(1946 - Present)
Robert Davidson was born on November 4, 1946 in his mother’s home village of Hydaburg, Alaska. Early in 1947, the family, consisting of his parents Claude and Vivian, his older sister Arlene, and Robert, moved back by boat to his father’s village of Old Masset, Haida Gwaii (Queen Charlotte Islands), British Columbia. Here Robert and his sister were joined by two more siblings, Arnold and Reginald.
Encouraged by his father, Claude Davidson, and his grandfather, Robert Davidson Sr., both of whom were accomplished carvers, Robert began carving argillite (a slate stone indigenous to Haida Gwaii) at the age of thirteen. In 1965, he moved to Vancouver to complete his final year of high school. By this time he had a good familiarity with the medium, often selling his carvings to supplement his income. In 1966, Robert began his apprenticeship with master artist Bill Reid, studying Haida engraving and design forms.
Over the years, Robert has produced an internationally acclaimed body of artwork, including a number of large totem poles, masks and bronze sculptures, as well as many highly acclaimed graphic silk screen prints. His major commissions include a totem pole for the Maclean-Hunter building in Toronto and three totem poles and a bronze sculpture for the PepsiCo International Sculpture Park in Purchase, New York. He has been in many group and solo exhibitions, including a major retrospective, Eagle of the Dawn at the Vancouver Art Gallery in 1993 and the Canadian Museum of Civilization in 1994. In addition to being the subject of numerous books, films and articles, Robert is also the author of an award winning book entitled Eagle of the Dawn – The Art of Robert Davidson (published by Douglas & McIntyre).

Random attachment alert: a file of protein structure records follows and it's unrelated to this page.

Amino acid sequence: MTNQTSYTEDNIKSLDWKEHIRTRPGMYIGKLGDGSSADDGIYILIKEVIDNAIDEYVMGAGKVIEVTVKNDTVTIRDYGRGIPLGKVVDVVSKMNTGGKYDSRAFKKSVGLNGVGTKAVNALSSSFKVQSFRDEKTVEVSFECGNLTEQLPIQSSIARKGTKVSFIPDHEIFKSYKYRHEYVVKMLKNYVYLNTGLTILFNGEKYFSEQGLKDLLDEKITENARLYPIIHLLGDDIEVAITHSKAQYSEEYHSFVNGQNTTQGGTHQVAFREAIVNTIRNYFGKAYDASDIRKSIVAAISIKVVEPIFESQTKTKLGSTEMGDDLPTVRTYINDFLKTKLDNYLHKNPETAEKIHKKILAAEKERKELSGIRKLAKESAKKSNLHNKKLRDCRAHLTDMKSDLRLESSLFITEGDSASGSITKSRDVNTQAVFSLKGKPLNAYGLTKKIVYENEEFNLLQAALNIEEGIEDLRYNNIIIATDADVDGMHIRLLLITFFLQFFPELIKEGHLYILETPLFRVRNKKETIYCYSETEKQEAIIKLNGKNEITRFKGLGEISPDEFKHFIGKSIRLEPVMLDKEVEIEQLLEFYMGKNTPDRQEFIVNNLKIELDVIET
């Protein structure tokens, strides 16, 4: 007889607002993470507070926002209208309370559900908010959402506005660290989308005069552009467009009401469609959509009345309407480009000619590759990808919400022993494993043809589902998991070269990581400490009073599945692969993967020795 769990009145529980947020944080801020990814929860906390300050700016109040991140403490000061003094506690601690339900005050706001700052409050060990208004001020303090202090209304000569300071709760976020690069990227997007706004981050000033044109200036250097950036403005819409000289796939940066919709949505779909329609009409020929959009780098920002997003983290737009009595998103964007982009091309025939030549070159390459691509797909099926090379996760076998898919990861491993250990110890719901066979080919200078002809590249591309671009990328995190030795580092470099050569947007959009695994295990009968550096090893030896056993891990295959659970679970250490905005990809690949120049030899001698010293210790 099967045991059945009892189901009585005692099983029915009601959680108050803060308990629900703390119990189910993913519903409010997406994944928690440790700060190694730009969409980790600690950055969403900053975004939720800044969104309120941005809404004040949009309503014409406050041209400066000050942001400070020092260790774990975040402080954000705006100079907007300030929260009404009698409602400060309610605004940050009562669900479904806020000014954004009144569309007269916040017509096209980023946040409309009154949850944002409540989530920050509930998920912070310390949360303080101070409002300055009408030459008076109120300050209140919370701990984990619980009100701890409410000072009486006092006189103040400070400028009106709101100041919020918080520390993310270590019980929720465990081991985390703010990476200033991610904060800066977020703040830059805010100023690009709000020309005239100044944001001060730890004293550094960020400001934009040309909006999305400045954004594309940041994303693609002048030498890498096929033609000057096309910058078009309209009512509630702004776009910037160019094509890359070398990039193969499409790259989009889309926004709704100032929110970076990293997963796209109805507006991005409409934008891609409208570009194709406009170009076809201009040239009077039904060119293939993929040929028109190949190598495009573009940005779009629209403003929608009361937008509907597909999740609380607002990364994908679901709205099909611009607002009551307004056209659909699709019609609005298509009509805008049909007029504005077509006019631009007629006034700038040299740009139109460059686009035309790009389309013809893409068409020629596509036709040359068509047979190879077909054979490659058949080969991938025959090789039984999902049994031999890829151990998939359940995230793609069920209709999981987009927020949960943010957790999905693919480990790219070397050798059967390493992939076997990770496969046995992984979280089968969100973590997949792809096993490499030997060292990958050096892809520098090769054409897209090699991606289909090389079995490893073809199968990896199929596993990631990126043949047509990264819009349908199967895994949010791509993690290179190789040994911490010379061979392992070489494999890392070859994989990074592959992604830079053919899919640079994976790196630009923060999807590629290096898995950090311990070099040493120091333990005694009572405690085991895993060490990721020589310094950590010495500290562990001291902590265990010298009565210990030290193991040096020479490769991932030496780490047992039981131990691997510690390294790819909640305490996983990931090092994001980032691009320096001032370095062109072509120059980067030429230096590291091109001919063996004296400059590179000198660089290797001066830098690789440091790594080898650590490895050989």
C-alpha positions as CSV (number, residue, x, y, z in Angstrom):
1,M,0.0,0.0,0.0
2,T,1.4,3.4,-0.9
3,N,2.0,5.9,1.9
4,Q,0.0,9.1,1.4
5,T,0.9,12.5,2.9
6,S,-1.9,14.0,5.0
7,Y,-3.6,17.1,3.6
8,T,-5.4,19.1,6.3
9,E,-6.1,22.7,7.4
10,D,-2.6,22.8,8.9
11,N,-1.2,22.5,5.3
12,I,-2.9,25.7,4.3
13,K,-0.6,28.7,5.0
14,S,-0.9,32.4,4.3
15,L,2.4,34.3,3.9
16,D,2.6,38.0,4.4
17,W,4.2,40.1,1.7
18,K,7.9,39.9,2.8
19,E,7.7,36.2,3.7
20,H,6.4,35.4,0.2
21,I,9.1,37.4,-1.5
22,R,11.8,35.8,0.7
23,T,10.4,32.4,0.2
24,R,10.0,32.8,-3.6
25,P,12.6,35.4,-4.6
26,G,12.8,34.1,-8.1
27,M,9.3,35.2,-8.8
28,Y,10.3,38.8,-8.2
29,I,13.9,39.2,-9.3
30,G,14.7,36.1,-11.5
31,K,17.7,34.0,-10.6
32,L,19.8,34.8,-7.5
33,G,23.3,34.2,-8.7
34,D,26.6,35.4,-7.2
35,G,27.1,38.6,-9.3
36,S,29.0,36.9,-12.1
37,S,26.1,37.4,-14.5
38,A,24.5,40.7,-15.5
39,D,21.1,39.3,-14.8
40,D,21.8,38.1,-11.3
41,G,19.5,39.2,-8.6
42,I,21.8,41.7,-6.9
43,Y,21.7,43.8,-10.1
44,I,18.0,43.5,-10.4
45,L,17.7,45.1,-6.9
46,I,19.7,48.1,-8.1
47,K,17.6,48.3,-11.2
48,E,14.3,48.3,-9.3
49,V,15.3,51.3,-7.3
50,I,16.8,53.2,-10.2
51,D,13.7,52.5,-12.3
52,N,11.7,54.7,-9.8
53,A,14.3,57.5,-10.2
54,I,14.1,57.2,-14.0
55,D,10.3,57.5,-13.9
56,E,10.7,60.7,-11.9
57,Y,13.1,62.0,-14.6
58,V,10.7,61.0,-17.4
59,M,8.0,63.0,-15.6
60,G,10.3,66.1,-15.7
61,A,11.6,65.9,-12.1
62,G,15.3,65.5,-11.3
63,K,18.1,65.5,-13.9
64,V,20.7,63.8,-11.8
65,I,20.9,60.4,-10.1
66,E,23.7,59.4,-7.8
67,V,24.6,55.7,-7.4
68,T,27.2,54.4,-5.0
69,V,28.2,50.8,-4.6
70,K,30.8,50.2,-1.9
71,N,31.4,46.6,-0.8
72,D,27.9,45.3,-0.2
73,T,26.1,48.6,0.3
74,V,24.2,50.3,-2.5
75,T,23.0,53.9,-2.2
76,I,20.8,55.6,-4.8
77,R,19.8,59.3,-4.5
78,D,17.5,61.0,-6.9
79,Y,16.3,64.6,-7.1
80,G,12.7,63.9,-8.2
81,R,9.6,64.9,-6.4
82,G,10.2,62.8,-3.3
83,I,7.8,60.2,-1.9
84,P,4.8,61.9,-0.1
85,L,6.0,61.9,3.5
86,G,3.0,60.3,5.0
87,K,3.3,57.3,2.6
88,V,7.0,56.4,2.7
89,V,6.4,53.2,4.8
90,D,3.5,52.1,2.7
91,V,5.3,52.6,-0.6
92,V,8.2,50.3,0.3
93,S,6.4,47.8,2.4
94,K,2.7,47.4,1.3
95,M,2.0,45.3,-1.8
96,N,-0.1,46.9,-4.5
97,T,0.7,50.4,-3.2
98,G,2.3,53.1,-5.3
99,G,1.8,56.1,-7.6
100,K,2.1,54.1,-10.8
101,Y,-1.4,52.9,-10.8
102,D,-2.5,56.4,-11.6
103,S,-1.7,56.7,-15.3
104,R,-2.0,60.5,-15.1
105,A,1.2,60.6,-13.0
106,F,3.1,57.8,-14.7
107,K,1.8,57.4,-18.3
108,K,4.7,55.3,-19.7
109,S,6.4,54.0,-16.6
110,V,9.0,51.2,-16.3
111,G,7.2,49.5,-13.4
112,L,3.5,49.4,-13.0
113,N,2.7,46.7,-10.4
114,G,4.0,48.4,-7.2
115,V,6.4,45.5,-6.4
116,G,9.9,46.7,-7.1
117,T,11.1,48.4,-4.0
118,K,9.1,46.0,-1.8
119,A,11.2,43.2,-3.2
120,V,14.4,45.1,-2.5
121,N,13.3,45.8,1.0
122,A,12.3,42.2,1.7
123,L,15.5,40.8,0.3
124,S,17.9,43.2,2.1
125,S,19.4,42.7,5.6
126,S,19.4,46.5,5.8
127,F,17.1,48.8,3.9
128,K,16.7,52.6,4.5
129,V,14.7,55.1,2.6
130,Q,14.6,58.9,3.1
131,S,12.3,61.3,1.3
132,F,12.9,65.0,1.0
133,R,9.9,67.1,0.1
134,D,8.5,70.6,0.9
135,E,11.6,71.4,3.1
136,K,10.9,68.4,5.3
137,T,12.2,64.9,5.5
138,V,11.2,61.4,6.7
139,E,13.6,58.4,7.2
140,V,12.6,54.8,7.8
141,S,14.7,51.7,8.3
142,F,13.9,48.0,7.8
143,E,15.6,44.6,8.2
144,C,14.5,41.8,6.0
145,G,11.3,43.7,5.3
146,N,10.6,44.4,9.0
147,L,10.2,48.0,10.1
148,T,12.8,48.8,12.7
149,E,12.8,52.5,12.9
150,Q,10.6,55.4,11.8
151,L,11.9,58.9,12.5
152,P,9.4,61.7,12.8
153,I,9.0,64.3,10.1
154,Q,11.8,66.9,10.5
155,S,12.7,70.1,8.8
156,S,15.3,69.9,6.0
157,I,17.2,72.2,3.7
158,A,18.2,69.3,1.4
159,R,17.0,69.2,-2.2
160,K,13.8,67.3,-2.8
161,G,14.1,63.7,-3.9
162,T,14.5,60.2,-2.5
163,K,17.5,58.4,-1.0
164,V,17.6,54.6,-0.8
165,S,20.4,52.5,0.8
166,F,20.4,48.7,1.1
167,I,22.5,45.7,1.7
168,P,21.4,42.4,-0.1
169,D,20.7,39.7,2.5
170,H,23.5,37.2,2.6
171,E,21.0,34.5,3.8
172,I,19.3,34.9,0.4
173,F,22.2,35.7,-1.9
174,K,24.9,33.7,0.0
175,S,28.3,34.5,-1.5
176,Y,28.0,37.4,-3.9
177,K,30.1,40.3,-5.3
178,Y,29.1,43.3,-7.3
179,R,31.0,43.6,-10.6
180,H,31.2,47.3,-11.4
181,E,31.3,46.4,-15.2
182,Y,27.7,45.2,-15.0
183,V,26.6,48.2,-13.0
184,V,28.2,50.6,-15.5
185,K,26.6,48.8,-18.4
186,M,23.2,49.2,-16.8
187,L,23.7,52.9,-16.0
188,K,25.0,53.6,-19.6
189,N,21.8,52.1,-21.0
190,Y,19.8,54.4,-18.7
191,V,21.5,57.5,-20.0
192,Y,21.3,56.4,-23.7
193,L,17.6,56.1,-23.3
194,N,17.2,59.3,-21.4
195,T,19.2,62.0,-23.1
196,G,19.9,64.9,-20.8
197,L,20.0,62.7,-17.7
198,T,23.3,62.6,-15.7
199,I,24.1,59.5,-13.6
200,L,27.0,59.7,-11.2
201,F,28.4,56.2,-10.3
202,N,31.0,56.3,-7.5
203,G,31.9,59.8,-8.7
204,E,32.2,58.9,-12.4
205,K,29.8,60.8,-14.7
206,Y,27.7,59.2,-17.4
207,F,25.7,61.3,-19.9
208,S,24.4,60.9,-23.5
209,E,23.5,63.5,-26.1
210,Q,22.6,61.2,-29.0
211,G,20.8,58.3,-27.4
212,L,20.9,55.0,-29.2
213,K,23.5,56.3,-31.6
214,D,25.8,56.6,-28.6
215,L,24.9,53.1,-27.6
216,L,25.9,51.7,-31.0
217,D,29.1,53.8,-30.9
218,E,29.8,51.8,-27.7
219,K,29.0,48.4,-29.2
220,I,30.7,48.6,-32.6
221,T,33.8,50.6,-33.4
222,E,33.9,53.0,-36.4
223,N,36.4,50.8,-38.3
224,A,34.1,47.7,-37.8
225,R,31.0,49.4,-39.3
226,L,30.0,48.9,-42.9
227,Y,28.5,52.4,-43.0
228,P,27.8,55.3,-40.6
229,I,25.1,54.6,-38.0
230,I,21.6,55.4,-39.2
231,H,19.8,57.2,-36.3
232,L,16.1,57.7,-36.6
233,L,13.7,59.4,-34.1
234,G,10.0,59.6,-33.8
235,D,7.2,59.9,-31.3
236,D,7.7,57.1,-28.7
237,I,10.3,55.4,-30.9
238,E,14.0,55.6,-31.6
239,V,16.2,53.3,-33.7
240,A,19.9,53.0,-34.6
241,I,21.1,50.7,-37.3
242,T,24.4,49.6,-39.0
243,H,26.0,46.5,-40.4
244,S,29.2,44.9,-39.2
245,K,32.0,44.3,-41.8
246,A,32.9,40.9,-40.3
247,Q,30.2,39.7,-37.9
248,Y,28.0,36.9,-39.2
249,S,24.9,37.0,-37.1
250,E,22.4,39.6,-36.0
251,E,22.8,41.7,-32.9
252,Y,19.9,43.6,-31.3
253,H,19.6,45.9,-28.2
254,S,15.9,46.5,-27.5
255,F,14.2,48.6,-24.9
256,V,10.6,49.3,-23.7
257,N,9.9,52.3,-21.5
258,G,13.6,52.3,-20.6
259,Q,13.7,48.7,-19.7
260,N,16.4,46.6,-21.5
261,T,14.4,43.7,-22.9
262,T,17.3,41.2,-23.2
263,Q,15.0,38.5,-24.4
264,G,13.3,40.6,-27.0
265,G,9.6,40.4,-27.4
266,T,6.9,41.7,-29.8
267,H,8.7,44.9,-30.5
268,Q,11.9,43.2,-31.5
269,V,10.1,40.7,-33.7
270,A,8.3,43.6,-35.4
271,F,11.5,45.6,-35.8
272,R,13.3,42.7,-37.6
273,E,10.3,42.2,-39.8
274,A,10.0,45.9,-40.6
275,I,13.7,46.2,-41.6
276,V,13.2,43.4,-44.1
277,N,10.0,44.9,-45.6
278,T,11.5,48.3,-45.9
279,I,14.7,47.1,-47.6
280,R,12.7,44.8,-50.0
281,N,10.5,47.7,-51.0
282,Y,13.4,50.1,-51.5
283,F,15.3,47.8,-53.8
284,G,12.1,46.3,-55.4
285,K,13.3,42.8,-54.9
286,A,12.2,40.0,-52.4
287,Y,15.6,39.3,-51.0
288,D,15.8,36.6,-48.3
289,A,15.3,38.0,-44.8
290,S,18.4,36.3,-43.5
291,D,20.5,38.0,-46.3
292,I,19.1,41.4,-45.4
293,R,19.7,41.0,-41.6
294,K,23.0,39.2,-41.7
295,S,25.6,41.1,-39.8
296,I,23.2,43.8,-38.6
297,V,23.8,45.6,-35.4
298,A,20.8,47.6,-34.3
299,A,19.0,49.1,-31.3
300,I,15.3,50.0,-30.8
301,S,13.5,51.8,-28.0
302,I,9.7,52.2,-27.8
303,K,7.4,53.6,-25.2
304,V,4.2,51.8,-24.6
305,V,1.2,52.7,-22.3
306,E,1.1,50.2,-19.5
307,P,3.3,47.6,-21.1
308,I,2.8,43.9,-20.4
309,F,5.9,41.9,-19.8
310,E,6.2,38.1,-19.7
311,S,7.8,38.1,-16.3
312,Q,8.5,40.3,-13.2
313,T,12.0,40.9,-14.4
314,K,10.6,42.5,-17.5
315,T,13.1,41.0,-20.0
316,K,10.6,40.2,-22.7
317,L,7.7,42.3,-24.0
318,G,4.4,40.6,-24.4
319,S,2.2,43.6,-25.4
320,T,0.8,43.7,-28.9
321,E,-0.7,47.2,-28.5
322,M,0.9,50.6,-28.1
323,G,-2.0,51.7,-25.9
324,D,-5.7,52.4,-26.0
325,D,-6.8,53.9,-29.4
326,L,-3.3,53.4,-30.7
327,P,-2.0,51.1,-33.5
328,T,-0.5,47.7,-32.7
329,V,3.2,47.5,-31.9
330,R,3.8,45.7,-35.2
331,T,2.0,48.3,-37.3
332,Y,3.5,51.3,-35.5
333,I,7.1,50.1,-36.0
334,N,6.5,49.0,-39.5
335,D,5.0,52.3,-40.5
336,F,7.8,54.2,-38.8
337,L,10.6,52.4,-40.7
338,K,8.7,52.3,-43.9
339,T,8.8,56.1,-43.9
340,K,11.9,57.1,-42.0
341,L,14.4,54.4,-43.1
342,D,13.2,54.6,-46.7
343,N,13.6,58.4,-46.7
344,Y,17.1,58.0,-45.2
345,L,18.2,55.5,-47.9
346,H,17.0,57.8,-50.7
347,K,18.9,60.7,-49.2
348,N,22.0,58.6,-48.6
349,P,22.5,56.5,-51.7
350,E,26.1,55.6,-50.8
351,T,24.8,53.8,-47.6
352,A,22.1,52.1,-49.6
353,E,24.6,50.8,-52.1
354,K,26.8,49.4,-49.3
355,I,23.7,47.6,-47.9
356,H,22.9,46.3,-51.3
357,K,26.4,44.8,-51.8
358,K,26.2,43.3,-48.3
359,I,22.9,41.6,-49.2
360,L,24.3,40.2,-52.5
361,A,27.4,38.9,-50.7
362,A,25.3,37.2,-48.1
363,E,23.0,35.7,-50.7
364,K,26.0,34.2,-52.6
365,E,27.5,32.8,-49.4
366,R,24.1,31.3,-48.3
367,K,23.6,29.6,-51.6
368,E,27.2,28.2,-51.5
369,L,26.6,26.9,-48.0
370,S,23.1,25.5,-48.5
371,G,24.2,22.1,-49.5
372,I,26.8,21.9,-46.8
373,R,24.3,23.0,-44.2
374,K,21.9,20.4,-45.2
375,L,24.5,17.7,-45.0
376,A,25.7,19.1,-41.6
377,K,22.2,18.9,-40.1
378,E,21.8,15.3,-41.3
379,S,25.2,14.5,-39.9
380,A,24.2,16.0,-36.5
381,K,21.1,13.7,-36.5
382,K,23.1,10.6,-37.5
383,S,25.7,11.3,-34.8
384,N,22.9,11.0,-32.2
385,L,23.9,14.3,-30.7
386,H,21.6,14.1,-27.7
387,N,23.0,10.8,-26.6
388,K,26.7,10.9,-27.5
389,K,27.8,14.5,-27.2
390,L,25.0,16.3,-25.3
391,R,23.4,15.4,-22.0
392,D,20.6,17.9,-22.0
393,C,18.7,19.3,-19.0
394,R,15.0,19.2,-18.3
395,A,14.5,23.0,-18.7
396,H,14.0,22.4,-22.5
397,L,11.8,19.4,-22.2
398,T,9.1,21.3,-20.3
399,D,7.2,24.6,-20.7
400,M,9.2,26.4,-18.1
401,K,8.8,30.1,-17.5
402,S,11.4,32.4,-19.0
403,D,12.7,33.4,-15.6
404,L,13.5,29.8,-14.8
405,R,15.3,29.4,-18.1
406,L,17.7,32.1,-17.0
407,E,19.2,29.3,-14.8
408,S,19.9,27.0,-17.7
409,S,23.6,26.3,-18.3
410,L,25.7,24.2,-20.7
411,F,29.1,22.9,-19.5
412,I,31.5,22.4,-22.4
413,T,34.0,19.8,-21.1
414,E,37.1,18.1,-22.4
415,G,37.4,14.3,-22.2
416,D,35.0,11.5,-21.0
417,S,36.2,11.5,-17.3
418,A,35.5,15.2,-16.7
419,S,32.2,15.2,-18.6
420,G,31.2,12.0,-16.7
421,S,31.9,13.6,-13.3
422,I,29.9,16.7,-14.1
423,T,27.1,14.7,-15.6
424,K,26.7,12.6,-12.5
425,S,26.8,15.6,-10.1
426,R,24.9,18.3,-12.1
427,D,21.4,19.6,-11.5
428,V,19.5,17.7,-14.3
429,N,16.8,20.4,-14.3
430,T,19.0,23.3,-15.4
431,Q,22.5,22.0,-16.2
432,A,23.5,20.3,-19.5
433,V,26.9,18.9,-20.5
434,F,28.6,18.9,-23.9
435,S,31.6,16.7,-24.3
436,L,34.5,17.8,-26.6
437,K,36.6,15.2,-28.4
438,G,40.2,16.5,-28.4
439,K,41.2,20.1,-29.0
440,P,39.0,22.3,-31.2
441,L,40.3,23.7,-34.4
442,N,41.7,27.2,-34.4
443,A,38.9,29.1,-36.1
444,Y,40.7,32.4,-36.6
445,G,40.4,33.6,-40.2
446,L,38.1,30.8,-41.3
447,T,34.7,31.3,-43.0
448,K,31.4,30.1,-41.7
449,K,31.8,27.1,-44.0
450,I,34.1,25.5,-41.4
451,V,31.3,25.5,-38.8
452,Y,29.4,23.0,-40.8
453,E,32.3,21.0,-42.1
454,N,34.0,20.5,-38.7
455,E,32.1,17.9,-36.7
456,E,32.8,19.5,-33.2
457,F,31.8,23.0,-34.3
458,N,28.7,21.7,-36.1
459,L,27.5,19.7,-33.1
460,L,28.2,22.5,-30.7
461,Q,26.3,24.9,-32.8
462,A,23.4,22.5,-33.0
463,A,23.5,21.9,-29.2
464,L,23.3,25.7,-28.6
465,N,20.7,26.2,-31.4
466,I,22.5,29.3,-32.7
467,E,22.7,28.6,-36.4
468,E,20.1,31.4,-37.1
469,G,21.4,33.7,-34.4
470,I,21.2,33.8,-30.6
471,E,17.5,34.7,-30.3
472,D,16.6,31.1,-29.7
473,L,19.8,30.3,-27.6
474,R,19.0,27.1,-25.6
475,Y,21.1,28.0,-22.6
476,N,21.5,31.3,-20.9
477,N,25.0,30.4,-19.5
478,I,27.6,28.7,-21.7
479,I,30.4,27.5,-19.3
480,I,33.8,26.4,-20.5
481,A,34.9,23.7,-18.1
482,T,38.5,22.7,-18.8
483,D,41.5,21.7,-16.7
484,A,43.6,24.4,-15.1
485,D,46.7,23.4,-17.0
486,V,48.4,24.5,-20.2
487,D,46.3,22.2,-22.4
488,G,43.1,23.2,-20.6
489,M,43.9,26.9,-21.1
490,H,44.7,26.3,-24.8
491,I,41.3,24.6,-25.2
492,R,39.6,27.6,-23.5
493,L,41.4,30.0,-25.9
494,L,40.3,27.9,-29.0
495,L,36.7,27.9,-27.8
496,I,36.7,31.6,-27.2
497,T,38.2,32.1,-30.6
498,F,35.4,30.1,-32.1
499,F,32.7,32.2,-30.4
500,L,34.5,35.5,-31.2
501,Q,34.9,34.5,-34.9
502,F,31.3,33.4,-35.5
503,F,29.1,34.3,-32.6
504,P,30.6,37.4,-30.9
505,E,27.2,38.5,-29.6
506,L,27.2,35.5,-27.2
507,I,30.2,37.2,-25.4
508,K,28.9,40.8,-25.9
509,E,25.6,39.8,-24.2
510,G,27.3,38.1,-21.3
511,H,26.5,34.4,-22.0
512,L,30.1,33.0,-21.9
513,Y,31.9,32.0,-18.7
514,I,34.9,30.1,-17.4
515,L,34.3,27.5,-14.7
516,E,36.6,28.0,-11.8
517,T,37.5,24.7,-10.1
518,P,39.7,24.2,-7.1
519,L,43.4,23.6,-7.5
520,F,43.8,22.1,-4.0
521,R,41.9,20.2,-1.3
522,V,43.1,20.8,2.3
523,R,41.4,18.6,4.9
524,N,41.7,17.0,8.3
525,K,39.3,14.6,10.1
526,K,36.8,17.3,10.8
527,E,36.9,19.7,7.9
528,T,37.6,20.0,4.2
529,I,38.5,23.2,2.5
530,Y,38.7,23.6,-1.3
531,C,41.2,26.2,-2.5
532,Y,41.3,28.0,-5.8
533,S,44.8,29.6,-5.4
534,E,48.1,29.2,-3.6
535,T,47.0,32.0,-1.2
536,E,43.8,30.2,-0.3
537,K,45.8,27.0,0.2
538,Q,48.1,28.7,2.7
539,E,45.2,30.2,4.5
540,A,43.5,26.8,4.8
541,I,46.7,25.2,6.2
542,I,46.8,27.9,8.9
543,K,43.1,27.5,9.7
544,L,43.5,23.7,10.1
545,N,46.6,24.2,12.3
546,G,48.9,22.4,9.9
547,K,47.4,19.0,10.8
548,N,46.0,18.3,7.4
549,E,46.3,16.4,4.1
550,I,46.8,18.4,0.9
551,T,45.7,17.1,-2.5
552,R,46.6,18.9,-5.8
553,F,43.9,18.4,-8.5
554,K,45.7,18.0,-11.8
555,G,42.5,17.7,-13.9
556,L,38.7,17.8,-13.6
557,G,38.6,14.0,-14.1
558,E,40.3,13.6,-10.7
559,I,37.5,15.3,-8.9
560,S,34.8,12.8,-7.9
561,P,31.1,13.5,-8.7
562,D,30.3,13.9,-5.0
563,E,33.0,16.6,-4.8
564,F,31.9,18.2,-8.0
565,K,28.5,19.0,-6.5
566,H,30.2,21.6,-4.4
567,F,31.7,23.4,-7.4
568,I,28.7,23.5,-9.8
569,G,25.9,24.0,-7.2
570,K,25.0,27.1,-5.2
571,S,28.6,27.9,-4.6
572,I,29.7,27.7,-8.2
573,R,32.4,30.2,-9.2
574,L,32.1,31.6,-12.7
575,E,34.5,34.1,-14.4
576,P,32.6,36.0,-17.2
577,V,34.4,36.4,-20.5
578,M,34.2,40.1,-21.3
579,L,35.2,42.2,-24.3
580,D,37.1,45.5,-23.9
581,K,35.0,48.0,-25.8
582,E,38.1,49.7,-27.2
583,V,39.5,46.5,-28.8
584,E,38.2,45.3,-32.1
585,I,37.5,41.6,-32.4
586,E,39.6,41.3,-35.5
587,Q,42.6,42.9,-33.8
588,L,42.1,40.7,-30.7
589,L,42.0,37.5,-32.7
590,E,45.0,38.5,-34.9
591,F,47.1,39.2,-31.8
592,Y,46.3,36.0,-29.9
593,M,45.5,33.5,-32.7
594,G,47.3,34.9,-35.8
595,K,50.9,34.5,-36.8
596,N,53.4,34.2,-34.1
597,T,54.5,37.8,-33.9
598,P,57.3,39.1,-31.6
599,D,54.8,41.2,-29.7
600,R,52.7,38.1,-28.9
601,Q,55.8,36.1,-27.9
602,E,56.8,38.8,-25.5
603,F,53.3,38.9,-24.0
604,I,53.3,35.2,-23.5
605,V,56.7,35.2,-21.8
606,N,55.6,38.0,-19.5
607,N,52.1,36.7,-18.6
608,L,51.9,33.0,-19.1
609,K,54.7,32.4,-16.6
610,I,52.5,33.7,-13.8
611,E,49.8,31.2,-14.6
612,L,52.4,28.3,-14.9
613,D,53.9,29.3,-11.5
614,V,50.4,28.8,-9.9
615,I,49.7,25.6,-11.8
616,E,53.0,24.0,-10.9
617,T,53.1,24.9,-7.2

In March of 1995, Robert received the National Aboriginal Award for Art and Culture. He holds honorary degrees from the University of Victoria, Simon Fraser University in Vancouver, and Southern Methodist University in Dallas, Texas. He has also been appointed to the Order of British Columbia. The Order recognizes those persons who have served with the greatest distinction and excelled in a field of endeavour benefiting the people of British Columbia. In 1996, he also received the prestigious Order of Canada.
As the first issue in the Royal Canadian Mint’s four-coin set “Native Cultures and Traditions” to promote contemporary First Nations art, the Royal Canadian Mint produced a $200 Gold Coin incorporating Robert’s design of the Haida “Raven Bringing Light to the World.” The coin has been made into a pendant as part of their PURE 9999 collection of fine jewelry.
Today, Robert Davidson is one of Canada’s most important contemporary artists. He is a master carver of totem poles and masks, and works in a variety of other media as a printmaker, painter and jeweler. He is also a leading figure in the renaissance of Haida art and culture. In 2010, he was the recipient of the Governor General's award for Career Achievement in Visual Arts and continues to create exquisite works of art that push the envelope, yet are firmly rooted in tradition.
Robert currently lives in the Vancouver area and often returns to Haida Gwaii to spend time with his family to refresh his spirits.